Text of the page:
Following the creation of an anterior portal, the nonunion site was taken down arthroscopically using a motorized shaver, elevator, and rasps wires (Arthrex, Naples, Florida). Two guide wires (Synthes, West Chester, Pennsylvania) were then placed in a superior-to-inferior direction medial to the glenoid subchondral surface, and cannulated, partially threaded 4.0-mm screws (Synthes) were placed over the wires and visualized crossing the nonunion site through the arthroscope (Figure 2B). These screws provided some fracture compression but left a residual central defect that allowed for subsequent cancellous allograft delivery. Both screws were placed percutaneously, 1 via an anterosuperior position and the other through the superior recess at the location of a standard Nevaiser portal. The stability of the fracture fragments and coracoid were then reassessed and found to be rigidly stable.
Finally, reconstituted cancellous allograft (Integra, Plainsboro, New Jersey) was packed into the nonunion site (Figure 2C) by creating an accessory anterior portal, reducing fluid inflow, and delivering graft with Russian forceps (Surtex Instruments, Ltd, Surrey, United Kingdom) and a bone tamp (Surtex Instrments, Ltd). The entire void at the fracture nonunion was completely filled with cancellous graft (Integra). Any free-floating cancellous bone was irrigated and removed. The portals were closed, and the patient was discharged that day in a sling.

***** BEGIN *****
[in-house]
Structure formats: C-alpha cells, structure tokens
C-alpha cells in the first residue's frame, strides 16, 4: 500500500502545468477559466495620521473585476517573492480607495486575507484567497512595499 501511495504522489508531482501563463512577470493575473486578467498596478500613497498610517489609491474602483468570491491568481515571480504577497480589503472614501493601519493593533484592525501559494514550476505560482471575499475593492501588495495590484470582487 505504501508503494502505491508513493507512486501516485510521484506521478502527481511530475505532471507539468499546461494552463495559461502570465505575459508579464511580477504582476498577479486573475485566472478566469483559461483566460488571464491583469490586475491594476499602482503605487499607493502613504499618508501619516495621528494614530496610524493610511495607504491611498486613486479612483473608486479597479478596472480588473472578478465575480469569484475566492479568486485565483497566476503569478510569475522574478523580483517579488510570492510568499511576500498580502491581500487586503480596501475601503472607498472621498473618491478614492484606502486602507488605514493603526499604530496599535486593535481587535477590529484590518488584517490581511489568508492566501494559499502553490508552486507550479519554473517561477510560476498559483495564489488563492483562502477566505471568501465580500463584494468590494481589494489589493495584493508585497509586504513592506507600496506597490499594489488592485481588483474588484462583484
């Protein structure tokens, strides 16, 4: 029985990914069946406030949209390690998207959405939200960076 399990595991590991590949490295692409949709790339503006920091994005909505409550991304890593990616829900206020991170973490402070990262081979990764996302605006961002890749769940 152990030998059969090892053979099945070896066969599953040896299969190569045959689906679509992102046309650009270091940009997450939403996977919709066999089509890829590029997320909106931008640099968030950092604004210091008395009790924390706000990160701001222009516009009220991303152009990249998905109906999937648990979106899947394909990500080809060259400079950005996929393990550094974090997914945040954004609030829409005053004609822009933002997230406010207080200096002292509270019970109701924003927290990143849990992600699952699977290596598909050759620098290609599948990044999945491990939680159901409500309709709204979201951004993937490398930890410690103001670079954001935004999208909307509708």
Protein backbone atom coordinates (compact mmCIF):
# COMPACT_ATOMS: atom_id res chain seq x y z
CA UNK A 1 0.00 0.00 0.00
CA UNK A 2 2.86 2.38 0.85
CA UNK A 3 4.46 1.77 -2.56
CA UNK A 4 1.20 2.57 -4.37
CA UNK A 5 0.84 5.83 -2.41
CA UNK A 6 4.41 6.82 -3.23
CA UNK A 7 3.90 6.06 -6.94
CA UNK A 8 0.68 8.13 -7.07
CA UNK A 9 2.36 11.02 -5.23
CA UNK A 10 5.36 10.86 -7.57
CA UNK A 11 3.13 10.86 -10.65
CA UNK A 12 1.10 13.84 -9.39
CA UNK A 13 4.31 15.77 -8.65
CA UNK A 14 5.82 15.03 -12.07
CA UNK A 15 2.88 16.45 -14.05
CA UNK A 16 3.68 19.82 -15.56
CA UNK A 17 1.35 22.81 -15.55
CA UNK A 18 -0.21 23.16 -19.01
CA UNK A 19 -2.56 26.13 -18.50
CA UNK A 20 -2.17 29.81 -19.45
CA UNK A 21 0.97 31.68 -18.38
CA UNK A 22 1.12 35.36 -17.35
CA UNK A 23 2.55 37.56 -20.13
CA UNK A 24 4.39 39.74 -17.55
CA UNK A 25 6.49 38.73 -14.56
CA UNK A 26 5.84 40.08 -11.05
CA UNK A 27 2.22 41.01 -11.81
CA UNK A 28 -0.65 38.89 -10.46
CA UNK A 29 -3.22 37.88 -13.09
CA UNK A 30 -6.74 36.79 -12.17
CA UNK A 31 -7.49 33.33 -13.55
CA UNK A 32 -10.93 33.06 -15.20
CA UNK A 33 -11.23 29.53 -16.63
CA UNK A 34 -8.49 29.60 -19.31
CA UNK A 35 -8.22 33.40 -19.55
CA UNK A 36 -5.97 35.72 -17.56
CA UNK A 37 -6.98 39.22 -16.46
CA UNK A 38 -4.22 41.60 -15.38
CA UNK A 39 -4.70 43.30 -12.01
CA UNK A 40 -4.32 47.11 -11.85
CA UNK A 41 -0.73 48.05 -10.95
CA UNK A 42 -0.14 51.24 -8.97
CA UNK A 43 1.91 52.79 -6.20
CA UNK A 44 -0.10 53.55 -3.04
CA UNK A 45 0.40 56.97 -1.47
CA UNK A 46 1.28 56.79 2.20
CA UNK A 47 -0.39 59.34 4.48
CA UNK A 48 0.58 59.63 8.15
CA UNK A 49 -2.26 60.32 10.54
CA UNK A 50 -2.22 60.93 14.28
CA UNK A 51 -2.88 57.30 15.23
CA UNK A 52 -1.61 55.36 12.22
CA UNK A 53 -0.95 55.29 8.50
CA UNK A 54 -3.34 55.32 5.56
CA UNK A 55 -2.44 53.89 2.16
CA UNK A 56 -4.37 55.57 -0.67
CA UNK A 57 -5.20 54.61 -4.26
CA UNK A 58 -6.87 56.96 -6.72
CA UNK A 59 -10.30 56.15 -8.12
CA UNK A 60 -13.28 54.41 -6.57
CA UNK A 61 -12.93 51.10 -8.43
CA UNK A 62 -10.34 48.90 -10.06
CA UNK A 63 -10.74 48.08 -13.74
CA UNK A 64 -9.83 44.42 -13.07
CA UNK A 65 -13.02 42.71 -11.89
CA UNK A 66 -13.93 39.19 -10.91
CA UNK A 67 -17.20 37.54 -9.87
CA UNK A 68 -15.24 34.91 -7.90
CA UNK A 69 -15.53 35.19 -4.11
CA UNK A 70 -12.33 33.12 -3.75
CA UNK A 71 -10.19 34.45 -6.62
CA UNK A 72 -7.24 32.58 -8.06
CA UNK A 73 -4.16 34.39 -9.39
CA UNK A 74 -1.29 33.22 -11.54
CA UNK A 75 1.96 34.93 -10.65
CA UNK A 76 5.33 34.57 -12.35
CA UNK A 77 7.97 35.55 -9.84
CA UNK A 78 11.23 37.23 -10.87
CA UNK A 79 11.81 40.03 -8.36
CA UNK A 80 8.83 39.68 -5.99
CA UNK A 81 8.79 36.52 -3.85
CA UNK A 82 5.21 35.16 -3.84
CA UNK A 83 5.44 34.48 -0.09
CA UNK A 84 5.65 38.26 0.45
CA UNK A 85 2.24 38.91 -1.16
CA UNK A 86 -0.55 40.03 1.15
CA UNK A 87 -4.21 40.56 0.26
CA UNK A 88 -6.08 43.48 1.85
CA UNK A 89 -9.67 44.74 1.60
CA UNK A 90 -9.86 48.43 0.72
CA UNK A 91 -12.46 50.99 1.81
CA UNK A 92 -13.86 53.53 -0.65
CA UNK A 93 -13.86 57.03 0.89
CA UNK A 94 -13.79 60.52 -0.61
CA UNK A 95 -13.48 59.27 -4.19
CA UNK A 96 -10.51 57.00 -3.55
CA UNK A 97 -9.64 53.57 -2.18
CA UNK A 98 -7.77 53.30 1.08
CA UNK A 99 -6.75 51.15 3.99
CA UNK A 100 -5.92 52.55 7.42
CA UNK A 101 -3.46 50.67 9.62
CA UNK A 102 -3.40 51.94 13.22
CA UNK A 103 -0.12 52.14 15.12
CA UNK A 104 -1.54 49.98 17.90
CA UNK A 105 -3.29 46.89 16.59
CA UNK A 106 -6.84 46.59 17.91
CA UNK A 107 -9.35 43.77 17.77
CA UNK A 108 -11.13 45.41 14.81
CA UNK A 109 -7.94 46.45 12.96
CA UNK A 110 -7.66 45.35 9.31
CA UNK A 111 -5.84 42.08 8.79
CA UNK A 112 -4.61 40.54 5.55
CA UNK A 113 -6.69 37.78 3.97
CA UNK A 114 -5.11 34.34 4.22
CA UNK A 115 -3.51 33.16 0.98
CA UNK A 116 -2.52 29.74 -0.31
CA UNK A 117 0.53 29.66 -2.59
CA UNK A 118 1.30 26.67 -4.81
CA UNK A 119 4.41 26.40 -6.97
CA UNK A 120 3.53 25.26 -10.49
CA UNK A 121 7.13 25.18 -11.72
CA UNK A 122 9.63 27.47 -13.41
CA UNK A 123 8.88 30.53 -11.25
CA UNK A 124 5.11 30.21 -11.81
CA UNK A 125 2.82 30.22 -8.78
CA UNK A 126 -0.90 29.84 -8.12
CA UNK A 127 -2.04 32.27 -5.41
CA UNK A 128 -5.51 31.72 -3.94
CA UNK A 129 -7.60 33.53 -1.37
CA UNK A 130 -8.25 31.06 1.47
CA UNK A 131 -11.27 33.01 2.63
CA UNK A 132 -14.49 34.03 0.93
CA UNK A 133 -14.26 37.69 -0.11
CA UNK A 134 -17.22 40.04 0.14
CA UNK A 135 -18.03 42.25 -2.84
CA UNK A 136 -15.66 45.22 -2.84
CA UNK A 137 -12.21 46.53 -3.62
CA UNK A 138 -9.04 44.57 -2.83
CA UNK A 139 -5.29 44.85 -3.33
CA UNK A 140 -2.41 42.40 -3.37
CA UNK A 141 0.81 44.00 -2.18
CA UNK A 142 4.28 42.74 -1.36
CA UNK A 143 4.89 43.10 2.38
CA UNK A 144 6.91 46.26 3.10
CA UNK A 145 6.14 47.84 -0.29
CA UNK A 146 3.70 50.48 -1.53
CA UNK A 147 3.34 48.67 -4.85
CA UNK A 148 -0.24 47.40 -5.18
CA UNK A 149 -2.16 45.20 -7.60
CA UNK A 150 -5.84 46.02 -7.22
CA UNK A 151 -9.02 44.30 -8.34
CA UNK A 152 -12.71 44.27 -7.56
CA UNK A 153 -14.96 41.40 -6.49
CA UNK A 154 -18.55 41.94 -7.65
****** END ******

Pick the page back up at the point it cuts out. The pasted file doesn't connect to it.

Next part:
Postoperatively, the patient remained in a sling for 2 weeks and then began an active assisted ROM protocol consisting of supine forward elevation and external rotation. At 6 weeks postoperatively, he was advanced to a formal therapy program consisting of full active ROM with gentle cuff strengthening and a gradual increase in weight bearing to no restrictions at 12 weeks postoperatively. Although the patient reported an almost immediate improvement in pain, his progress was slowed by stiffness, and a computed tomography scan obtained at 4 months postoperatively showed fracture union with maintained alignment and intact hardware (Figure 2D). The patient continued a structured therapy program and obtained a ROM of 140° of forward elevation, 25° external rotation at the side, and internal rotation to L2 with no crepitans. Although the nonunion appeared healed, the patient reported some shoulder pain at 10-month follow-up and had not returned to work as a construction worker secondary to pain and a pending workers’ compensation complaint.
Arthroscopy is commonly used for evaluating intra-articular fracture patterns and assessing postfixation reduction; however, a paucity of literature pertains to the use of arthroscopy for the definitive treatment of articular fracture nonunion. To the authors’ knowledge, this is the first case reported in the literature of definitive arthroscopically assisted bone grafting and percutaneous fixation of a diarthrodial joint nonunion.